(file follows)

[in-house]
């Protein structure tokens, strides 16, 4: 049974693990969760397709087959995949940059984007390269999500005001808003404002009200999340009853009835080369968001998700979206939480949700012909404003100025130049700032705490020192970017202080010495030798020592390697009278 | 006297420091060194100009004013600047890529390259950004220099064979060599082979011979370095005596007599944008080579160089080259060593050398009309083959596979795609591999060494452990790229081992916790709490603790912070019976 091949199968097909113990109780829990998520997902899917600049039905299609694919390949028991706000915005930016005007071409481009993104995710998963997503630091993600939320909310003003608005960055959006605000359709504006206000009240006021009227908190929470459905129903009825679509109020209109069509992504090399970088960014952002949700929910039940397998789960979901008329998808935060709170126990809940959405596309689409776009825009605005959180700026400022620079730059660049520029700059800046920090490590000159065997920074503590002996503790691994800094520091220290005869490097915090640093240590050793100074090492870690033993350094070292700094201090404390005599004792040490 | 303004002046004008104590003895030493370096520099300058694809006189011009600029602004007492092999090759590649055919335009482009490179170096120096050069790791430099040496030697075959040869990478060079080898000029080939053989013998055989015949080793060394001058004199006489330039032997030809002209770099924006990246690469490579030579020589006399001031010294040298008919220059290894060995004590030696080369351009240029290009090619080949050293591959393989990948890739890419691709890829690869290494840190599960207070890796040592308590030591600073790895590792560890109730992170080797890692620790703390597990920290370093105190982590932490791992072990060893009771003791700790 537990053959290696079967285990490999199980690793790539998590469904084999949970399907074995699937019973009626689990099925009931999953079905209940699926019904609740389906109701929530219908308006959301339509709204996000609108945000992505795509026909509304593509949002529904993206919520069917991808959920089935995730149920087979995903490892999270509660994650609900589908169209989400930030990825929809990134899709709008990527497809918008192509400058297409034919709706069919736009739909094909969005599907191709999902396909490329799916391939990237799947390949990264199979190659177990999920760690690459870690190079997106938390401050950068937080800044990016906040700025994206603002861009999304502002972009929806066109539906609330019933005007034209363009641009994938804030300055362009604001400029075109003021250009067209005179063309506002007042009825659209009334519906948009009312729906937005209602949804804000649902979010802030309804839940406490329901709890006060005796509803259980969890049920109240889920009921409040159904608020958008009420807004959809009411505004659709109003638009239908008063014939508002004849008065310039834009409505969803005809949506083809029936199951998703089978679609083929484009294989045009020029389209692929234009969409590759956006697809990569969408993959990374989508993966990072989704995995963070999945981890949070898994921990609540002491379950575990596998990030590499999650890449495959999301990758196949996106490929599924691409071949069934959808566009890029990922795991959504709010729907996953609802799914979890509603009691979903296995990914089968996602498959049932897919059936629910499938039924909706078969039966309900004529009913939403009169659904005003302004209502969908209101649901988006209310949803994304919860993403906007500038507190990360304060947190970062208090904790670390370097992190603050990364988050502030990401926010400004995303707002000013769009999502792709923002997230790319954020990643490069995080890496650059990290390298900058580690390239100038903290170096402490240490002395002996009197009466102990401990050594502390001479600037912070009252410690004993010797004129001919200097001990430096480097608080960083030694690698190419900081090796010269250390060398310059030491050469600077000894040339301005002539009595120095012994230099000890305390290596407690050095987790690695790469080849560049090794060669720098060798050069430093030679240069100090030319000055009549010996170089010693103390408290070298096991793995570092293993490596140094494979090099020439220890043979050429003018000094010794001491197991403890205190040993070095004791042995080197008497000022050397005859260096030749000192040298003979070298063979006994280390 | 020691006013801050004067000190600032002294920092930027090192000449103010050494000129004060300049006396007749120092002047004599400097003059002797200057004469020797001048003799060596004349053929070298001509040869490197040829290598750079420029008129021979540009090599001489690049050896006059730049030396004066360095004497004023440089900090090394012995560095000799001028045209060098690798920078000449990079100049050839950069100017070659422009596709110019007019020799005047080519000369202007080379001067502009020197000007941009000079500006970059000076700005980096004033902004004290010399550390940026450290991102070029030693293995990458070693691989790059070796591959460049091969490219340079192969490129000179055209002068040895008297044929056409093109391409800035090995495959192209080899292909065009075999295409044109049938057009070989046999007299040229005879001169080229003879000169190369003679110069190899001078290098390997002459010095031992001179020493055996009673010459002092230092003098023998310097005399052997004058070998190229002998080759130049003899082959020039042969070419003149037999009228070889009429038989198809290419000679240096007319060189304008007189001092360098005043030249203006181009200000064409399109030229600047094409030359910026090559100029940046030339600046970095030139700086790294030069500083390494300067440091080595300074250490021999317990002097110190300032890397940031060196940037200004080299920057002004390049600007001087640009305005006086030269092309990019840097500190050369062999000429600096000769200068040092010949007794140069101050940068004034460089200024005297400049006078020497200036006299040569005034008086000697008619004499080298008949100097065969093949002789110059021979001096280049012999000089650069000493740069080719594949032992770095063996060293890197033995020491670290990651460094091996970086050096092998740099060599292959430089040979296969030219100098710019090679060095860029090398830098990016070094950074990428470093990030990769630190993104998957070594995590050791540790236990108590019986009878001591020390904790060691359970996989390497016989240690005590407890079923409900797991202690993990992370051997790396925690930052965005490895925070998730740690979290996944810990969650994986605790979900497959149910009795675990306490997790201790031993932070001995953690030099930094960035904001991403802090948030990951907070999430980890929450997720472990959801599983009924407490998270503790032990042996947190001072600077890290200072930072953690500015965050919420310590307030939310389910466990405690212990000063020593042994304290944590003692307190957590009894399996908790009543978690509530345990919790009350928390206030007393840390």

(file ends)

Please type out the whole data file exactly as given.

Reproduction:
[in-house]
């Protein structure tokens, strides 16, 4: 049974693990969760397709087959995949940059984007390269999500005001808003404002009200999340009853009835080369968001998700979206939480949700012909404003100025130049700032705490020192970017202080010495030798020592390697009278 | 006297420091060194100009004013600047890529390259950004220099064979060599082979011979370095005596007599944008080579160089080259060593050398009309083959596979795609591999060494452990790229081992916790709490603790912070019976 091949199968097909113990109780829990998520997902899917600049039905299609694919390949028991706000915005930016005007071409481009993104995710998963997503630091993600939320909310003003608005960055959006605000359709504006206000009240006021009227908190929470459905129903009825679509109020209109069509992504090399970088960014952002949700929910039940397998789960979901008329998808935060709170126990809940959405596309689409776009825009605005959180700026400022620079730059660049520029700059800046920090490590000159065997920074503590002996503790691994800094520091220290005869490097915090640093240590050793100074090492870690033993350094070292700094201090404390005599004792040490 | 303004002046004008104590003895030493370096520099300058694809006189011009600029602004007492092999090759590649055919335009482009490179170096120096050069790791430099040496030697075959040869990478060079080898000029080939053989013998055989015949080793060394001058004199006489330039032997030809002209770099924006990246690469490579030579020589006399001031010294040298008919220059290894060995004590030696080369351009240029290009090619080949050293591959393989990948890739890419691709890829690869290494840190599960207070890796040592308590030591600073790895590792560890109730992170080797890692620790703390597990920290370093105190982590932490791992072990060893009771003791700790 537990053959290696079967285990490999199980690793790539998590469904084999949970399907074995699937019973009626689990099925009931999953079905209940699926019904609740389906109701929530219908308006959301339509709204996000609108945000992505795509026909509304593509949002529904993206919520069917991808959920089935995730149920087979995903490892999270509660994650609900589908169209989400930030990825929809990134899709709008990527497809918008192509400058297409034919709706069919736009739909094909969005599907191709999902396909490329799916391939990237799947390949990264199979190659177990999920760690690459870690190079997106938390401050950068937080800044990016906040700025994206603002861009999304502002972009929806066109539906609330019933005007034209363009641009994938804030300055362009604001400029075109003021250009067209005179063309506002007042009825659209009334519906948009009312729906937005209602949804804000649902979010802030309804839940406490329901709890006060005796509803259980969890049920109240889920009921409040159904608020958008009420807004959809009411505004659709109003638009239908008063014939508002004849008065310039834009409505969803005809949506083809029936199951998703089978679609083929484009294989045009020029389209692929234009969409590759956006697809990569969408993959990374989508993966990072989704995995963070999945981890949070898994921990609540002491379950575990596998990030590499999650890449495959999301990758196949996106490929599924691409071949069934959808566009890029990922795991959504709010729907996953609802799914979890509603009691979903296995990914089968996602498959049932897919059936629910499938039924909706078969039966309900004529009913939403009169659904005003302004209502969908209101649901988006209310949803994304919860993403906007500038507190990360304060947190970062208090904790670390370097992190603050990364988050502030990401926010400004995303707002000013769009999502792709923002997230790319954020990643490069995080890496650059990290390298900058580690390239100038903290170096402490240490002395002996009197009466102990401990050594502390001479600037912070009252410690004993010797004129001919200097001990430096480097608080960083030694690698190419900081090796010269250390060398310059030491050469600077000894040339301005002539009595120095012994230099000890305390290596407690050095987790690695790469080849560049090794060669720098060798050069430093030679240069100090030319000055009549010996170089010693103390408290070298096991793995570092293993490596140094494979090099020439220890043979050429003018000094010794001491197991403890205190040993070095004791042995080197008497000022050397005859260096030749000192040298003979070298063979006994280390 | 020691006013801050004067000190600032002294920092930027090192000449103010050494000129004060300049006396007749120092002047004599400097003059002797200057004469020797001048003799060596004349053929070298001509040869490197040829290598750079420029008129021979540009090599001489690049050896006059730049030396004066360095004497004023440089900090090394012995560095000799001028045209060098690798920078000449990079100049050839950069100017070659422009596709110019007019020799005047080519000369202007080379001067502009020197000007941009000079500006970059000076700005980096004033902004004290010399550390940026450290991102070029030693293995990458070693691989790059070796591959460049091969490219340079192969490129000179055209002068040895008297044929056409093109391409800035090995495959192209080899292909065009075999295409044109049938057009070989046999007299040229005879001169080229003879000169190369003679110069190899001078290098390997002459010095031992001179020493055996009673010459002092230092003098023998310097005399052997004058070998190229002998080759130049003899082959020039042969070419003149037999009228070889009429038989198809290419000679240096007319060189304008007189001092360098005043030249203006181009200000064409399109030229600047094409030359910026090559100029940046030339600046970095030139700086790294030069500083390494300067440091080595300074250490021999317990002097110190300032890397940031060196940037200004080299920057002004390049600007001087640009305005006086030269092309990019840097500190050369062999000429600096000769200068040092010949007794140069101050940068004034460089200024005297400049006078020497200036006299040569005034008086000697008619004499080298008949100097065969093949002789110059021979001096280049012999000089650069000493740069080719594949032992770095063996060293890197033995020491670290990651460094091996970086050096092998740099060599292959430089040979296969030219100098710019090679060095860029090398830098990016070094950074990428470093990030990769630190993104998957070594995590050791540790236990108590019986009878001591020390904790060691359970996989390497016989240690005590407890079923409900797991202690993990992370051997790396925690930052965005490895925070998730740690979290996944810990969650994986605790979900497959149910009795675990306490997790201790031993932070001995953690030099930094960035904001991403802090948030990951907070999430980890929450997720472990959801599983009924407490998270503790032990042996947190001072600077890290200072930072953690500015965050919420310590307030939310389910466990405690212990000063020593042994304290944590003692307190957590009894399996908790009543978690509530345990919790009350928390206030007393840390």